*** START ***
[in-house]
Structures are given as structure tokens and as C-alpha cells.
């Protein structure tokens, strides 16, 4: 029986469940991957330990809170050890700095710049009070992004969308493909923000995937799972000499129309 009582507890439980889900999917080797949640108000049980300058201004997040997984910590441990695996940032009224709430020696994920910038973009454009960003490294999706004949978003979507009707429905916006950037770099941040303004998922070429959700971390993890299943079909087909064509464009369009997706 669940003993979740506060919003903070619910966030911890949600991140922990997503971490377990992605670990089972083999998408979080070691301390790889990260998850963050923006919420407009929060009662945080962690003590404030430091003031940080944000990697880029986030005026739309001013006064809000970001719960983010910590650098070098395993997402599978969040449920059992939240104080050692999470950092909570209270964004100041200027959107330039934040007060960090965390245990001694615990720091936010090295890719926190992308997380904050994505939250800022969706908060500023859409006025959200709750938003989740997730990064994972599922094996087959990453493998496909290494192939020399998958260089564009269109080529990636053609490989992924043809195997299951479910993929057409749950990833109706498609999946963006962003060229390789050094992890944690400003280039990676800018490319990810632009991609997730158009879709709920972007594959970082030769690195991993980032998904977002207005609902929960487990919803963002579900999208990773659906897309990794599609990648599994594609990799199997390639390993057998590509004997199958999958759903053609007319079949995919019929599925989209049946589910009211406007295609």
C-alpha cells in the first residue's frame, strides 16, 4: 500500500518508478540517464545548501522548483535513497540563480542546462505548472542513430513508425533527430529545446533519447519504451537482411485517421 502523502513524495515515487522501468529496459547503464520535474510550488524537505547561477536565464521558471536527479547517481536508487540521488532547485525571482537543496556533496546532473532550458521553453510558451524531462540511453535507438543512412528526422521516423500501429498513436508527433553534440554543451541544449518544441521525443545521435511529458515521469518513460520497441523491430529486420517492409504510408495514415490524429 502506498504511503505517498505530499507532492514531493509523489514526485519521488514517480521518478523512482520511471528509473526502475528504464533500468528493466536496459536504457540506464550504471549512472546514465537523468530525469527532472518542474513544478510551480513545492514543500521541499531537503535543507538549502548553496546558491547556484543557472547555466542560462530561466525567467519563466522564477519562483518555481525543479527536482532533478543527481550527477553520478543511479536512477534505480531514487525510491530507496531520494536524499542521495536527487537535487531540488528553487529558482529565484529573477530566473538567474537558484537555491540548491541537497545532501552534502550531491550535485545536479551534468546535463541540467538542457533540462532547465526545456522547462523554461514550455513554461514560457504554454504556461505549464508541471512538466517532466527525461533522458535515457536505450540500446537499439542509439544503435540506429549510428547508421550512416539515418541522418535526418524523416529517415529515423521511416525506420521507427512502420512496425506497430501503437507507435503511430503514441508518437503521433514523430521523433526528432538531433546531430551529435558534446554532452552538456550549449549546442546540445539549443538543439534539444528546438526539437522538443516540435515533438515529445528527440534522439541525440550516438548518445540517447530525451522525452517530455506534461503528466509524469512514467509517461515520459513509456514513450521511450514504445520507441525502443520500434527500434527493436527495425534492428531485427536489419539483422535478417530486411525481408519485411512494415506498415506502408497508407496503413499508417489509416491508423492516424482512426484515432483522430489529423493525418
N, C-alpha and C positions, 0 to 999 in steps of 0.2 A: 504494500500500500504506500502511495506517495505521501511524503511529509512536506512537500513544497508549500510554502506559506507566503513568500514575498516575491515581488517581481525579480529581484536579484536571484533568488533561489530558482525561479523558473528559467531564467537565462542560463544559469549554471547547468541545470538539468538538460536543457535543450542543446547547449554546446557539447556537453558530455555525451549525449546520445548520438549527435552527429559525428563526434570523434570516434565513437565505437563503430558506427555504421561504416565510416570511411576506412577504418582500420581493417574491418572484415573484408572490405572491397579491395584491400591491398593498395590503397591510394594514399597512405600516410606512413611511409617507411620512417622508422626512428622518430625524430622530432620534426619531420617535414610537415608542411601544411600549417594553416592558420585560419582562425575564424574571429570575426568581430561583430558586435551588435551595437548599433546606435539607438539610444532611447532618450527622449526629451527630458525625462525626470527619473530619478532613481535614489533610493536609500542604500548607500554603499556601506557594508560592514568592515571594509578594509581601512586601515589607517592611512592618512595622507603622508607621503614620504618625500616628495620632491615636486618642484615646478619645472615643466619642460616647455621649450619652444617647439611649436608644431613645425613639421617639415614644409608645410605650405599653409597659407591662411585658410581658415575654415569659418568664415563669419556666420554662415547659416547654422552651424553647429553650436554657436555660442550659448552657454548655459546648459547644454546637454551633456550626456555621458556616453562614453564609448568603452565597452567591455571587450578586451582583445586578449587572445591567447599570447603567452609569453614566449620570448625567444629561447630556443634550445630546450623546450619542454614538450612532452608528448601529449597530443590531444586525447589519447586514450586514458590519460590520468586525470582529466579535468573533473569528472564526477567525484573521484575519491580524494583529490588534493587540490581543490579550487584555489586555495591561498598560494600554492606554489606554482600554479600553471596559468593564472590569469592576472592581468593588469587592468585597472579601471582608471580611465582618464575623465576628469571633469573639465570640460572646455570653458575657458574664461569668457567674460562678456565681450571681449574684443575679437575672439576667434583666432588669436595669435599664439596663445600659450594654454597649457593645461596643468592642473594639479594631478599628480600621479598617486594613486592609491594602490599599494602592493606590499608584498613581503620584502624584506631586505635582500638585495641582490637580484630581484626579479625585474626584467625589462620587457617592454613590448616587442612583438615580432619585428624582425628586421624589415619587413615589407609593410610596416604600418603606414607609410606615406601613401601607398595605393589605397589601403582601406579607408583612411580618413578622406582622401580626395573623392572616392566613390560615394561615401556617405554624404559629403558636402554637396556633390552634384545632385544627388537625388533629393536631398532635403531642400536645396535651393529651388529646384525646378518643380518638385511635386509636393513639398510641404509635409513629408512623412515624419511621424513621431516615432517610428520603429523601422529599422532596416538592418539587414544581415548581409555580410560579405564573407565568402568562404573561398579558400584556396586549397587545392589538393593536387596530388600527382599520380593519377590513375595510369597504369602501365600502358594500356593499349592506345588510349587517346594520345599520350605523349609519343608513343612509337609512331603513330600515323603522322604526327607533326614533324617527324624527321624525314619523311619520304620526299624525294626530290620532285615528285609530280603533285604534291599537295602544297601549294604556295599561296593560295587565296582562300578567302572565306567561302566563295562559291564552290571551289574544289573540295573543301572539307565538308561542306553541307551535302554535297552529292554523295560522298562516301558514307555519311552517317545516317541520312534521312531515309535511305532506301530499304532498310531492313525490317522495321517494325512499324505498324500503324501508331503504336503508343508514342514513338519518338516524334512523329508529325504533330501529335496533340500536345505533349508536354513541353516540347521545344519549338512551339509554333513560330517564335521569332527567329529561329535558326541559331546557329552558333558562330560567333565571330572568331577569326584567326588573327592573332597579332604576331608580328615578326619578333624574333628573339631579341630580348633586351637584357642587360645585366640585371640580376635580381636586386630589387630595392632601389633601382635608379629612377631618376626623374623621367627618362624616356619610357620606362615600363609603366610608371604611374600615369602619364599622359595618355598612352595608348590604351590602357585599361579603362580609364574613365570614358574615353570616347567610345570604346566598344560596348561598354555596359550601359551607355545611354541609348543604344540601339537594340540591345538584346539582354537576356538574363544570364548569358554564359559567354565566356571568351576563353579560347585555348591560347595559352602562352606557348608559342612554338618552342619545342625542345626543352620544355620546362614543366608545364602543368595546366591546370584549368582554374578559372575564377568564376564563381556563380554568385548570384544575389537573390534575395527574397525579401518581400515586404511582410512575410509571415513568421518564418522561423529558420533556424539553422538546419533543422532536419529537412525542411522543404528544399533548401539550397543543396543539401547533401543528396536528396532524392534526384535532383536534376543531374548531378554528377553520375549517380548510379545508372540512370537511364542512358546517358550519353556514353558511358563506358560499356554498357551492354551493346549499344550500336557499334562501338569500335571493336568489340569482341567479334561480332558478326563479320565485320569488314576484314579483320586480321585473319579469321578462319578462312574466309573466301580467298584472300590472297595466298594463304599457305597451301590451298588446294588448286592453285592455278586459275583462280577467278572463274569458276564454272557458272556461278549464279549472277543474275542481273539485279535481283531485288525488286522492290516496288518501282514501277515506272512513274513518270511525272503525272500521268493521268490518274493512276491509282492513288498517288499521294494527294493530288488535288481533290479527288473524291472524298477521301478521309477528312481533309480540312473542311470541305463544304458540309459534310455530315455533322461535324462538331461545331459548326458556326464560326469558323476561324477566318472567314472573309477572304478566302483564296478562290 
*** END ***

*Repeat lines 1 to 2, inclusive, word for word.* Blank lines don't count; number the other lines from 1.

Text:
[in-house]
Structures are given as structure tokens and as C-alpha cells.